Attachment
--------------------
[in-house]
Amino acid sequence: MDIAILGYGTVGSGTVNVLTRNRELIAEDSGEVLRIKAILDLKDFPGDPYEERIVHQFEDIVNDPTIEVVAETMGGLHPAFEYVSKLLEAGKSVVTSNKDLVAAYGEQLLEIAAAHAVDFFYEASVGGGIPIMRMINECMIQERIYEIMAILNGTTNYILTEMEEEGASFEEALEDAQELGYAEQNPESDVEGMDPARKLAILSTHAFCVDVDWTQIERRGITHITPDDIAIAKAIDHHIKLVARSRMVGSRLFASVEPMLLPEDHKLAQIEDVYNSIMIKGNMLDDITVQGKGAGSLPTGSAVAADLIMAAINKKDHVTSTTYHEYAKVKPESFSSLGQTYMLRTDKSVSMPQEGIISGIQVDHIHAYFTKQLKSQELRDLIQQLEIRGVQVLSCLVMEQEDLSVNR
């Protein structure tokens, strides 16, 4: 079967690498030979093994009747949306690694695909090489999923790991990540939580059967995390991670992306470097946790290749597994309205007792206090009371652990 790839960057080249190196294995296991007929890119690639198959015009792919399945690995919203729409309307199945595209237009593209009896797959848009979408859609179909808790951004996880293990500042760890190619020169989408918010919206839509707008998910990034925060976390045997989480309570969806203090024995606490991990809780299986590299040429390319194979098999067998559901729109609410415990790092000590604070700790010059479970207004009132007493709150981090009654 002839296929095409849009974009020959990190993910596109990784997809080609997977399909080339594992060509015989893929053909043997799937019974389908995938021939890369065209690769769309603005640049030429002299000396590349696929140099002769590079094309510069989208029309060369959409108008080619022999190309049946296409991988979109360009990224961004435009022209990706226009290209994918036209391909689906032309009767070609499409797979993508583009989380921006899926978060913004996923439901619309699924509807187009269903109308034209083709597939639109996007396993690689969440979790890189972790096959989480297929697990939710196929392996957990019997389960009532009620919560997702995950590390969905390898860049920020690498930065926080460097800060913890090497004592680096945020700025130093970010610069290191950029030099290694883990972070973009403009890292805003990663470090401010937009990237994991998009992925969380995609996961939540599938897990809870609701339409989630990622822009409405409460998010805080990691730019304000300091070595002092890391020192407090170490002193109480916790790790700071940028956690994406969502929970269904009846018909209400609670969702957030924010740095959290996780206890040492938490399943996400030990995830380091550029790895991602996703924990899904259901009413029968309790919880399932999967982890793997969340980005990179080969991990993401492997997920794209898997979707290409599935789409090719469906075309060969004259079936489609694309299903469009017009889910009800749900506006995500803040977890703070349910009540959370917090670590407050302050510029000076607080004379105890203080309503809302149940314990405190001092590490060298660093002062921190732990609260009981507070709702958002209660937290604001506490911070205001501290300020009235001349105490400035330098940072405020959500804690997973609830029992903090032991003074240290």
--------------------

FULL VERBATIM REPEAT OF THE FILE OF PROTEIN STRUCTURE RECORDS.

[in-house]
Amino acid sequence: MDIAILGYGTVGSGTVNVLTRNRELIAEDSGEVLRIKAILDLKDFPGDPYEERIVHQFEDIVNDPTIEVVAETMGGLHPAFEYVSKLLEAGKSVVTSNKDLVAAYGEQLLEIAAAHAVDFFYEASVGGGIPIMRMINECMIQERIYEIMAILNGTTNYILTEMEEEGASFEEALEDAQELGYAEQNPESDVEGMDPARKLAILSTHAFCVDVDWTQIERRGITHITPDDIAIAKAIDHHIKLVARSRMVGSRLFASVEPMLLPEDHKLAQIEDVYNSIMIKGNMLDDITVQGKGAGSLPTGSAVAADLIMAAINKKDHVTSTTYHEYAKVKPESFSSLGQTYMLRTDKSVSMPQEGIISGIQVDHIHAYFTKQLKSQELRDLIQQLEIRGVQVLSCLVMEQEDLSVNR
């Protein structure tokens, strides 16, 4: 079967690498030979093994009747949306690694695909090489999923790991990540939580059967995390991670992306470097946790290749597994309205007792206090009371652990 790839960057080249190196294995296991007929890119690639198959015009792919399945690995919203729409309307199945595209237009593209009896797959848009979408859609179909808790951004996880293990500042760890190619020169989408918010919206839509707008998910990034925060976390045997989480309570969806203090024995606490991990809780299986590299040429390319194979098999067998559901729109609410415990790092000590604070700790010059479970207004009132007493709150981090009654 002839296929095409849009974009020959990190993910596109990784997809080609997977399909080339594992060509015989893929053909043997799937019974389908995938021939890369065209690769769309603005640049030429002299000396590349696929140099002769590079094309510069989208029309060369959409108008080619022999190309049946296409991988979109360009990224961004435009022209990706226009290209994918036209391909689906032309009767070609499409797979993508583009989380921006899926978060913004996923439901619309699924509807187009269903109308034209083709597939639109996007396993690689969440979790890189972790096959989480297929697990939710196929392996957990019997389960009532009620919560997702995950590390969905390898860049920020690498930065926080460097800060913890090497004592680096945020700025130093970010610069290191950029030099290694883990972070973009403009890292805003990663470090401010937009990237994991998009992925969380995609996961939540599938897990809870609701339409989630990622822009409405409460998010805080990691730019304000300091070595002092890391020192407090170490002193109480916790790790700071940028956690994406969502929970269904009846018909209400609670969702957030924010740095959290996780206890040492938490399943996400030990995830380091550029790895991602996703924990899904259901009413029968309790919880399932999967982890793997969340980005990179080969991990993401492997997920794209898997979707290409599935789409090719469906075309060969004259079936489609694309299903469009017009889910009800749900506006995500803040977890703070349910009540959370917090670590407050302050510029000076607080004379105890203080309503809302149940314990405190001092590490060298660093002062921190732990609260009981507070709702958002209660937290604001506490911070205001501290300020009235001349105490400035330098940072405020959500804690997973609830029992903090032991003074240290």